A Washington Post-ABC News poll published last week shows Trump’s unfavorable rating has hit new a high, with 7 out of 10 respondents nationwide viewing him negatively.

One Republican senator facing a competitive re-election said he and his colleagues are “very concerned.”

“There’s deep, deep concern,” he added.

Republicans have to defend 24 seats while Democrats only have to protect 10. Six of the vulnerable GOP seats are in states that President Obama won in 2008 and 2012.

Almost every day, Republican senators see new evidence of Trump’s lack of mainstream appeal.

Major companies such as Wells Fargo and UPS, which sponsored the 2012 Republican convention in Tampa, are skipping this summer’s event in Cleveland.

“There’s a lot of anxiety out there,” said a second Senate Republican. “People are trying to figure out what’s going on in the political climate, what it means to us, to me. There’s anxiety.”

Yet there’s a growing sense of resignation that not much can be done to change their presumptive nominee.

At a meeting of Senate Republicans at the National Republican Senatorial Committee headquarters Wednesday, Trump didn’t even come up for discussion, according to two lawmakers who participated.

Republican leaders are trying to buck up their nervous colleagues by arguing they can win re-election even if Trump crashes and burns.

Senate Majority Leader Mitch McConnell (R-Ky.) predicted on Fox News that this will be a “ticket-splitting kind of year.”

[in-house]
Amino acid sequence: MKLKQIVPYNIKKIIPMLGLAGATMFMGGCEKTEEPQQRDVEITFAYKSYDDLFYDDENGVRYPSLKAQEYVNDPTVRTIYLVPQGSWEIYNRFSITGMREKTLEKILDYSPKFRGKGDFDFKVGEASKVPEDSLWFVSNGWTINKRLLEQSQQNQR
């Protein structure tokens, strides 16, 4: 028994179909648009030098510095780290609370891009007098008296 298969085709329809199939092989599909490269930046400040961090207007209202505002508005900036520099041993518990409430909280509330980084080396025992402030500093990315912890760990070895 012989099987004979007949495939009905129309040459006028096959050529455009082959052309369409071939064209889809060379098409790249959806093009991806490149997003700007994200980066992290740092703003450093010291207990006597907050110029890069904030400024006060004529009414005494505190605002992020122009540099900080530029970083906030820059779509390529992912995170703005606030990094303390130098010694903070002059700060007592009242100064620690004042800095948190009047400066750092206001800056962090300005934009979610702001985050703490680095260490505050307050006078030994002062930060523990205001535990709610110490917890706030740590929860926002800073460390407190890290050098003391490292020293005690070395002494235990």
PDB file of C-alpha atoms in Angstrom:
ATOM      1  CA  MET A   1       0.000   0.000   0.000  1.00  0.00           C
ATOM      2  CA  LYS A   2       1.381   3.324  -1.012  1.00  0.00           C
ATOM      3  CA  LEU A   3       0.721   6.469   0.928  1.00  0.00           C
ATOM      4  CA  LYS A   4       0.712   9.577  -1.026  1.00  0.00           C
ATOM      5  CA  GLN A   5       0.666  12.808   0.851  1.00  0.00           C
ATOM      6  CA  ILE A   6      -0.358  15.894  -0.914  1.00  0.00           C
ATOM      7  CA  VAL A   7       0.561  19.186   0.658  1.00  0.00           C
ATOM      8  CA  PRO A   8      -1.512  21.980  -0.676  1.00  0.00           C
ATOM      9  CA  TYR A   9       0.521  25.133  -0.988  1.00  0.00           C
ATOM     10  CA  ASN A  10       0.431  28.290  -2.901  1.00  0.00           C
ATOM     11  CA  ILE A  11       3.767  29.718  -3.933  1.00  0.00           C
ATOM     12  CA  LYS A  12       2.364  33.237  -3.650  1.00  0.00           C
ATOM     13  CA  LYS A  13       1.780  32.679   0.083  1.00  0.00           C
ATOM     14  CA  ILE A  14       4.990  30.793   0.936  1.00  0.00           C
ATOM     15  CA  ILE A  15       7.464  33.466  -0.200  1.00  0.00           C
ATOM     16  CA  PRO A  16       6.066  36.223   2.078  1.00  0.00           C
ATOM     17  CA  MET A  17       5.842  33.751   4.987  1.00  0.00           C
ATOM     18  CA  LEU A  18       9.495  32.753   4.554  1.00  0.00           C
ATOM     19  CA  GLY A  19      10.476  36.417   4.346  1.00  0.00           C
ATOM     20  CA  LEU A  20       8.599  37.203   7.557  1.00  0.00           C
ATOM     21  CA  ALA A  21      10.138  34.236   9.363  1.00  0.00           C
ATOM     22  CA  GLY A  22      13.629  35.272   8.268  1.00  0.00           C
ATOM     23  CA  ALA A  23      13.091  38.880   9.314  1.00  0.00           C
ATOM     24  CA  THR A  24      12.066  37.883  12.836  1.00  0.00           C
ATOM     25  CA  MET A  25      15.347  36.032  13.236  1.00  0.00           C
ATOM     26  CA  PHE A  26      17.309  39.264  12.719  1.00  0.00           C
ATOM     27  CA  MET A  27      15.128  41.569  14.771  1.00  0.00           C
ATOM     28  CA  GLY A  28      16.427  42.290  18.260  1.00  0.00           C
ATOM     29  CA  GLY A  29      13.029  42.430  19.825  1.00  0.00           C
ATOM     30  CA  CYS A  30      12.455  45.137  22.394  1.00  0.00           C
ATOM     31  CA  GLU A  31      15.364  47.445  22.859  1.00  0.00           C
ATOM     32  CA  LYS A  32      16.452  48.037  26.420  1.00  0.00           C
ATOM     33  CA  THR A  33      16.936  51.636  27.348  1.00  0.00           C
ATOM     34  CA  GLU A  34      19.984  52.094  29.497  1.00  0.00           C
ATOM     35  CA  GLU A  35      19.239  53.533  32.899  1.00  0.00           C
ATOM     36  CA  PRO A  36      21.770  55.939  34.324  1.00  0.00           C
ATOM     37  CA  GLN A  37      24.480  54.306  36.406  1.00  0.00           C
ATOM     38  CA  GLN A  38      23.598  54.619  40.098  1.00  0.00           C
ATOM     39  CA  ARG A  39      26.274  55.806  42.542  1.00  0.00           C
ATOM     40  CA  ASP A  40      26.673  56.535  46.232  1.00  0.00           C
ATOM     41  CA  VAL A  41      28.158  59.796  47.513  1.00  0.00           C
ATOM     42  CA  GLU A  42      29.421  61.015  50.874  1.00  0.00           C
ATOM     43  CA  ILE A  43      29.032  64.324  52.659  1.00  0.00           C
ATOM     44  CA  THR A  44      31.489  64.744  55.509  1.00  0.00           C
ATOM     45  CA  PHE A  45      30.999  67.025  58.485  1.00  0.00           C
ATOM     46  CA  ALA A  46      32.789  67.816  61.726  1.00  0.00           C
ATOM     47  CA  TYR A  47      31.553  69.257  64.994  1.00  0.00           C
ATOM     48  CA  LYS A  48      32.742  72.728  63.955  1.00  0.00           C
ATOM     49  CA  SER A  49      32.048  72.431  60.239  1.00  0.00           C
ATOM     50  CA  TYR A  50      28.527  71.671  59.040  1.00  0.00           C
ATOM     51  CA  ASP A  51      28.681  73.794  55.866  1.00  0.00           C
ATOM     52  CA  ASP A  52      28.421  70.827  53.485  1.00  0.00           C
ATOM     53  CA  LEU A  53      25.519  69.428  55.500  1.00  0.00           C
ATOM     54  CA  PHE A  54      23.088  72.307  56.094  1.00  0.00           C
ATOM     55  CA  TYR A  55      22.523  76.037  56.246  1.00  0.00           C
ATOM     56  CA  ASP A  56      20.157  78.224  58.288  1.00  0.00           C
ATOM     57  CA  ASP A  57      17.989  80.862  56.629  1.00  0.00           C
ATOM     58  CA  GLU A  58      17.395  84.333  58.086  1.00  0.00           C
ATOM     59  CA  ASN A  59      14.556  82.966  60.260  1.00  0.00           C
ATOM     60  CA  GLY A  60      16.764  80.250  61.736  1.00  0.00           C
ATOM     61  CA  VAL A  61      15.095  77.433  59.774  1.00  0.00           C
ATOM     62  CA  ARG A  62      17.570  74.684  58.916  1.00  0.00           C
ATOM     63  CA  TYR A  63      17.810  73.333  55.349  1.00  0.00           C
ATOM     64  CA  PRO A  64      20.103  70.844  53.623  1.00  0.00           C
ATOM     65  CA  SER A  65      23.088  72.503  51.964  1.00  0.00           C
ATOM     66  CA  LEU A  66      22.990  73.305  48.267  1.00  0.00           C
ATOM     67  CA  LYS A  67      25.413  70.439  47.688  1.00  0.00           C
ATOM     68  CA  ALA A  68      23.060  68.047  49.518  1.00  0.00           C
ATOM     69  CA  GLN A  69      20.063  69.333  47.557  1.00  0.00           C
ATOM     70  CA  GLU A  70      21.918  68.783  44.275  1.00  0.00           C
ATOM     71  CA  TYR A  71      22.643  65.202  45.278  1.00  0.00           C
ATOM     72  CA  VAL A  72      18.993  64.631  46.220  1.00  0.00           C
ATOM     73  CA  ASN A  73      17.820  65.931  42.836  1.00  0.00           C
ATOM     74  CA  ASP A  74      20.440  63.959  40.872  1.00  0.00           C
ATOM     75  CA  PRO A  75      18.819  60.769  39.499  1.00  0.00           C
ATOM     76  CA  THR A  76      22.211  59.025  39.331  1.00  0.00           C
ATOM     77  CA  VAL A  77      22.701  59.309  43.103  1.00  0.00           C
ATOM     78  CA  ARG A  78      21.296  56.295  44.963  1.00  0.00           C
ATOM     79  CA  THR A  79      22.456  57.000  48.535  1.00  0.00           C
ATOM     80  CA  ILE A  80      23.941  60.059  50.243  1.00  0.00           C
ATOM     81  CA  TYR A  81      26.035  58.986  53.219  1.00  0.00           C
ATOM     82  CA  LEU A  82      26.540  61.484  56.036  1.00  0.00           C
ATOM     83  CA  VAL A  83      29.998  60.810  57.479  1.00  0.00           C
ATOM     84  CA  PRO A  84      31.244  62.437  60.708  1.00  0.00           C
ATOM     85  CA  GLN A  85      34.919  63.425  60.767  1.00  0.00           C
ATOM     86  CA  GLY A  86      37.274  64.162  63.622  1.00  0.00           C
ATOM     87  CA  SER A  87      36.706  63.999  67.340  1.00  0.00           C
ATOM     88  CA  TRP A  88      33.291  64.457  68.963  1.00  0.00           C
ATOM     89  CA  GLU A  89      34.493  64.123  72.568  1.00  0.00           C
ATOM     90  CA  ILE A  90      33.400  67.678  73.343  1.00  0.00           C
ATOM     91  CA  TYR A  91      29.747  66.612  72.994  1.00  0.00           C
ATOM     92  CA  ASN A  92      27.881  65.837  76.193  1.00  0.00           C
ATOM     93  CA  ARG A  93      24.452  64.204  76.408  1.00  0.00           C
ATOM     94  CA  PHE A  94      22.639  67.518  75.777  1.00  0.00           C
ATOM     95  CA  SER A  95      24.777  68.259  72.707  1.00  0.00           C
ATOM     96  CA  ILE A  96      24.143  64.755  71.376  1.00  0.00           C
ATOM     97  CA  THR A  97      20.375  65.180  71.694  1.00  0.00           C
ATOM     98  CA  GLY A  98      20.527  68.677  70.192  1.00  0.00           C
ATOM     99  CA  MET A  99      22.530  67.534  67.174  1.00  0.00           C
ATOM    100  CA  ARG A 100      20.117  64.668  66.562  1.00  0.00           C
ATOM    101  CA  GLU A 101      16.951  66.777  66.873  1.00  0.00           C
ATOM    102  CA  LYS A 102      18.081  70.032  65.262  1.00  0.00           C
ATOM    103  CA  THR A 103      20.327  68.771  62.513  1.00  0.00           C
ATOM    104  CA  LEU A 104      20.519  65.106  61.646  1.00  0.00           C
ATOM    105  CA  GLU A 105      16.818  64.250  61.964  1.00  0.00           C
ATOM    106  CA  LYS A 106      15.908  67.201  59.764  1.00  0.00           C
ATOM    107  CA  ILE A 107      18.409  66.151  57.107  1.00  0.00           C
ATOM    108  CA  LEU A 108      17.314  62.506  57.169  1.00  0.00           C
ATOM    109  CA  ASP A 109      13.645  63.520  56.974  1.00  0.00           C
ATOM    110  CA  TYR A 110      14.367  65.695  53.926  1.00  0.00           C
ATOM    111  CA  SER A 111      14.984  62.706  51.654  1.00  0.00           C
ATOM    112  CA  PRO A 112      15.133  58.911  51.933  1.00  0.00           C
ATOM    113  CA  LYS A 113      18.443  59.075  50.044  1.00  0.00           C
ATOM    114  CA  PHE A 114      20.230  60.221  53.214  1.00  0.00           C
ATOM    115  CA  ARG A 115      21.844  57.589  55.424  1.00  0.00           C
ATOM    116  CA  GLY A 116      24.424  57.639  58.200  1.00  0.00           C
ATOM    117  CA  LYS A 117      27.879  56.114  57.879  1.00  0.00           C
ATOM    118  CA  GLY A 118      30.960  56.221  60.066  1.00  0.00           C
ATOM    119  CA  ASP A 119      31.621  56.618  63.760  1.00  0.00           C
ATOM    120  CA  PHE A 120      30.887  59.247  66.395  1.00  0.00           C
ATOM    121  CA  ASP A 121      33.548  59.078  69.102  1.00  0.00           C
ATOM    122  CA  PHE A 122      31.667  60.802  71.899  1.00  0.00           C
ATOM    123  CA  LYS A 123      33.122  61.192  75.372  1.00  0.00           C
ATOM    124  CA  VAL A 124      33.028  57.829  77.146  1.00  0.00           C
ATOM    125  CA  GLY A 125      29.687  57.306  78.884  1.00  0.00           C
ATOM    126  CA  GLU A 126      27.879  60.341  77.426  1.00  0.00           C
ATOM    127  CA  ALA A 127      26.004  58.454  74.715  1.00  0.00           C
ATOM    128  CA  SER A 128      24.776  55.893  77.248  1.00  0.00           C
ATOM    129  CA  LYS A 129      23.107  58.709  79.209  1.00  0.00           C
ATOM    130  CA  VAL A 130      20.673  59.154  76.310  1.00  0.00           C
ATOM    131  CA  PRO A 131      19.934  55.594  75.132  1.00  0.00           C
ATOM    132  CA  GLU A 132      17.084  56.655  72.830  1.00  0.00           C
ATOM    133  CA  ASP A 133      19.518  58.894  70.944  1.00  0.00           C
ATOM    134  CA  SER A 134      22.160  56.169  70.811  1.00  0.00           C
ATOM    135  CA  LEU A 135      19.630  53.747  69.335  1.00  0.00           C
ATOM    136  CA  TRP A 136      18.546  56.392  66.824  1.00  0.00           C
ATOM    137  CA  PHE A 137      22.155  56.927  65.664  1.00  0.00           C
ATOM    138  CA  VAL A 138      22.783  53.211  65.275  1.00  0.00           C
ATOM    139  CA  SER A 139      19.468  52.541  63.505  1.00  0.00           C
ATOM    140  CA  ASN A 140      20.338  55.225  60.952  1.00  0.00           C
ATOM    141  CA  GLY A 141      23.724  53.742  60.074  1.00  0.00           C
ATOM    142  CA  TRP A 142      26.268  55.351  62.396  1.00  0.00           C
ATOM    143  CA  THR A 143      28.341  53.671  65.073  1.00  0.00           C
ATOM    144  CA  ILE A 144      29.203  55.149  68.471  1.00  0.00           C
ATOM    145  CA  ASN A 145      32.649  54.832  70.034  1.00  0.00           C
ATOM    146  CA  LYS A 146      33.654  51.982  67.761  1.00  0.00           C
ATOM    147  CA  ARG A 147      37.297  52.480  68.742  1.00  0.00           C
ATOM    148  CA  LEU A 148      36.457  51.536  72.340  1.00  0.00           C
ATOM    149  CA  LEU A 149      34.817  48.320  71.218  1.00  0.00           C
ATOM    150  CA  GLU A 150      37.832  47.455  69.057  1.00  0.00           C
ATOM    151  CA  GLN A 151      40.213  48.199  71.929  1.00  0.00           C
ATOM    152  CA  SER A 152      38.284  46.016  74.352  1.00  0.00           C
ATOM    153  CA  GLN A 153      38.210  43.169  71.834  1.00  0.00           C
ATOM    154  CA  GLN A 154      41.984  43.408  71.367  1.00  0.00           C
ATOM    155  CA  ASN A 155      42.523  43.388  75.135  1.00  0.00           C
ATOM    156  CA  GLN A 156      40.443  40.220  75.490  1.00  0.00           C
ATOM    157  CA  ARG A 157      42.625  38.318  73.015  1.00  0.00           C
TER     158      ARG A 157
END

He believes that many people who vote for Hillary Clinton, the likely Democratic nominee, or Gary Johnson, the libertarian nominee, will also vote for Republican Senate candidates.

He is urging vulnerable incumbents to distance themselves from Trump and run their own races.

Republican Sen. Mark Kirk (Ill.), the most endangered Senate incumbent, has taken that advice and withdrawn his endorsement.

“He is too bigoted and racist for the land of Lincoln,” he told The Hill, adding that other Senate Republicans “could” be concerned about his effect on their own contests.

NRSC Chairman Roger Wicker (Miss.) said Trump won’t necessarily have a negative impact on Senate candidates.

“That hasn’t happened historically,” he said of fears that the nominee will create headwinds in Senate races. “Our candidates look very, very good. We’ll take [the races] one by one.”

Other Republicans make the same argument.

“I believe that people vote individually, evaluating each race. We have very strong Senate candidates and they will run their own races,” said Sen. Susan Collins (R-Maine), who is not up for reelection this year.

In recent elections, however, the macro political environment has had as big an impact on results and candidate quality, experts say.